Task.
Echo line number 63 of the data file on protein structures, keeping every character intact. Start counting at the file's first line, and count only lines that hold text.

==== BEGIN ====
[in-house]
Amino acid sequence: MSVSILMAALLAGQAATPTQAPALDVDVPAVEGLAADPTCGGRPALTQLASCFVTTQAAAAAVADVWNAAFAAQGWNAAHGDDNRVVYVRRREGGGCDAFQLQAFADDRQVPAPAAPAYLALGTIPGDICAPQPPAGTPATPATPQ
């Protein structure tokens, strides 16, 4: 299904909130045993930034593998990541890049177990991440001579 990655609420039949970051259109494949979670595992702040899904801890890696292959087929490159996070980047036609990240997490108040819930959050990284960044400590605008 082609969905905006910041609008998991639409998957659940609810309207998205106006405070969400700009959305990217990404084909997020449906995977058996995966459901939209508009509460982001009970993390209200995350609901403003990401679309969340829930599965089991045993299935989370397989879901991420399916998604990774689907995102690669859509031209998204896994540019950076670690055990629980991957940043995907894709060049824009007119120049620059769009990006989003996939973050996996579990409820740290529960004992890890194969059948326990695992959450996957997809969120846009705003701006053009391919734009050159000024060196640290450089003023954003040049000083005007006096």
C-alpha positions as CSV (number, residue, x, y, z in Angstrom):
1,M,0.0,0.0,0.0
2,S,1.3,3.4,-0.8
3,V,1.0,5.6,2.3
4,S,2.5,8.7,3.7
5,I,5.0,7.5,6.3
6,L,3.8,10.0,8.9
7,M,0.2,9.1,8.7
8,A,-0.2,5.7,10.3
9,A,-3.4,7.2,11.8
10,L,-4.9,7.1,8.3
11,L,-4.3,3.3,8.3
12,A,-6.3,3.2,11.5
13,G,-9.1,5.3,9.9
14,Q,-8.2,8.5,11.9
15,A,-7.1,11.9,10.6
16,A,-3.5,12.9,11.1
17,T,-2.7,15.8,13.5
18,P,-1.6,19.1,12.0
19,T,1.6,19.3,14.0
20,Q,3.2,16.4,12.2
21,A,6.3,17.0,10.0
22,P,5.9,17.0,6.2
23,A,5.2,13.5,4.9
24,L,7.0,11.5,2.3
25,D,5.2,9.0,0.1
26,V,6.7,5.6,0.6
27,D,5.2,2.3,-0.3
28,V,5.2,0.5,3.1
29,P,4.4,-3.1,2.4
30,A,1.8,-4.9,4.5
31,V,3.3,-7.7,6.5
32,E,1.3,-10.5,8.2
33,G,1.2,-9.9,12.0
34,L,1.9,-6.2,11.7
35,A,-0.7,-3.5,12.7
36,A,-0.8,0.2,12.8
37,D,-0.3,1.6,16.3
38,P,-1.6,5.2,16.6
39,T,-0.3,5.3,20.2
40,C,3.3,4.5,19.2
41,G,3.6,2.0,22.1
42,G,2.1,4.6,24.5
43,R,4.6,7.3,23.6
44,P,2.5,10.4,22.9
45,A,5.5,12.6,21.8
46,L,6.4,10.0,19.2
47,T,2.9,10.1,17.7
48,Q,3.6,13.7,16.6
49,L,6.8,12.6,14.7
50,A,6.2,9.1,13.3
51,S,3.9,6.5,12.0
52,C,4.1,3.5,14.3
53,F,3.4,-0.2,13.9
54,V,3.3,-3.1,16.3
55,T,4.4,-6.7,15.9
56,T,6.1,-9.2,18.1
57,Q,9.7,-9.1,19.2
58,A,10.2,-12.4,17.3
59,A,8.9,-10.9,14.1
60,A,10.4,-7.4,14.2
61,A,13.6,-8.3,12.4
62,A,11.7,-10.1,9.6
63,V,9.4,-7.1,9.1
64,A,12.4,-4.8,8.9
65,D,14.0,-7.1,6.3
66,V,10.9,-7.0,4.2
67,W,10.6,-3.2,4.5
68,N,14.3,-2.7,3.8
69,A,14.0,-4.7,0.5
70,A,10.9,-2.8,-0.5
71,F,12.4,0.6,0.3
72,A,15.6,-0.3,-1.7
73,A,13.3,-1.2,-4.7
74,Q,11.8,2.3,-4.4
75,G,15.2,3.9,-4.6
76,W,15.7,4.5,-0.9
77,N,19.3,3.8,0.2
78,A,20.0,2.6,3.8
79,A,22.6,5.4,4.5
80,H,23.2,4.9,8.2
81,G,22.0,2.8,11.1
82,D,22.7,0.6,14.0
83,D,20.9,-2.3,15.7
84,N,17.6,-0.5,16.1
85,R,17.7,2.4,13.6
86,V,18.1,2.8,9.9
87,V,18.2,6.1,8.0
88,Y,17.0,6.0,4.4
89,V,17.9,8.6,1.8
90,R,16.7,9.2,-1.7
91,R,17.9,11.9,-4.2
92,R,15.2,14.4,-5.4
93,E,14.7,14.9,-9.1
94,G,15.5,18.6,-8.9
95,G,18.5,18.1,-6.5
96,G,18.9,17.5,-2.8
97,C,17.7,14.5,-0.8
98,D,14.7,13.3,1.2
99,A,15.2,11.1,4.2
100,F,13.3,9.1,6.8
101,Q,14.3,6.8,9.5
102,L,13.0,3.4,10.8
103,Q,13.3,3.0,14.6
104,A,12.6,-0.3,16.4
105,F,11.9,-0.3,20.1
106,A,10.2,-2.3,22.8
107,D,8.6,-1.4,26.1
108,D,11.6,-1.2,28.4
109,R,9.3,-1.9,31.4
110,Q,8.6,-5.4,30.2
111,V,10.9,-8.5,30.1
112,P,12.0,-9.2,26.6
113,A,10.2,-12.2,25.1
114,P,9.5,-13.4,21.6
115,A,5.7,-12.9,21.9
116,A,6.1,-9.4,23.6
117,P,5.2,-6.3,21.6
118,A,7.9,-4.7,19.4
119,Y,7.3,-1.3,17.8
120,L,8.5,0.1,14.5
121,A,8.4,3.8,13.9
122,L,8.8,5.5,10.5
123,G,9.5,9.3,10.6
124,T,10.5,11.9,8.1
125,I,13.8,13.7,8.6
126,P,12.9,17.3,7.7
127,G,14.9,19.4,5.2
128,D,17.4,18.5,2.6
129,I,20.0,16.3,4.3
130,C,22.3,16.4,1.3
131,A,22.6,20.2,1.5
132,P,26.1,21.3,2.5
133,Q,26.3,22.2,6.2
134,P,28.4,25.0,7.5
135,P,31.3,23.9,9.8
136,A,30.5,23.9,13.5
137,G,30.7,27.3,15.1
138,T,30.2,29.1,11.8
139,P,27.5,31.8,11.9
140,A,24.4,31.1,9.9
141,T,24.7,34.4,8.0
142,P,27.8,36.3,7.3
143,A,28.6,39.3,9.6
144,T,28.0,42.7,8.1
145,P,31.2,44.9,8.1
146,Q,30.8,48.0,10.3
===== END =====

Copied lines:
59,A,8.9,-10.9,14.1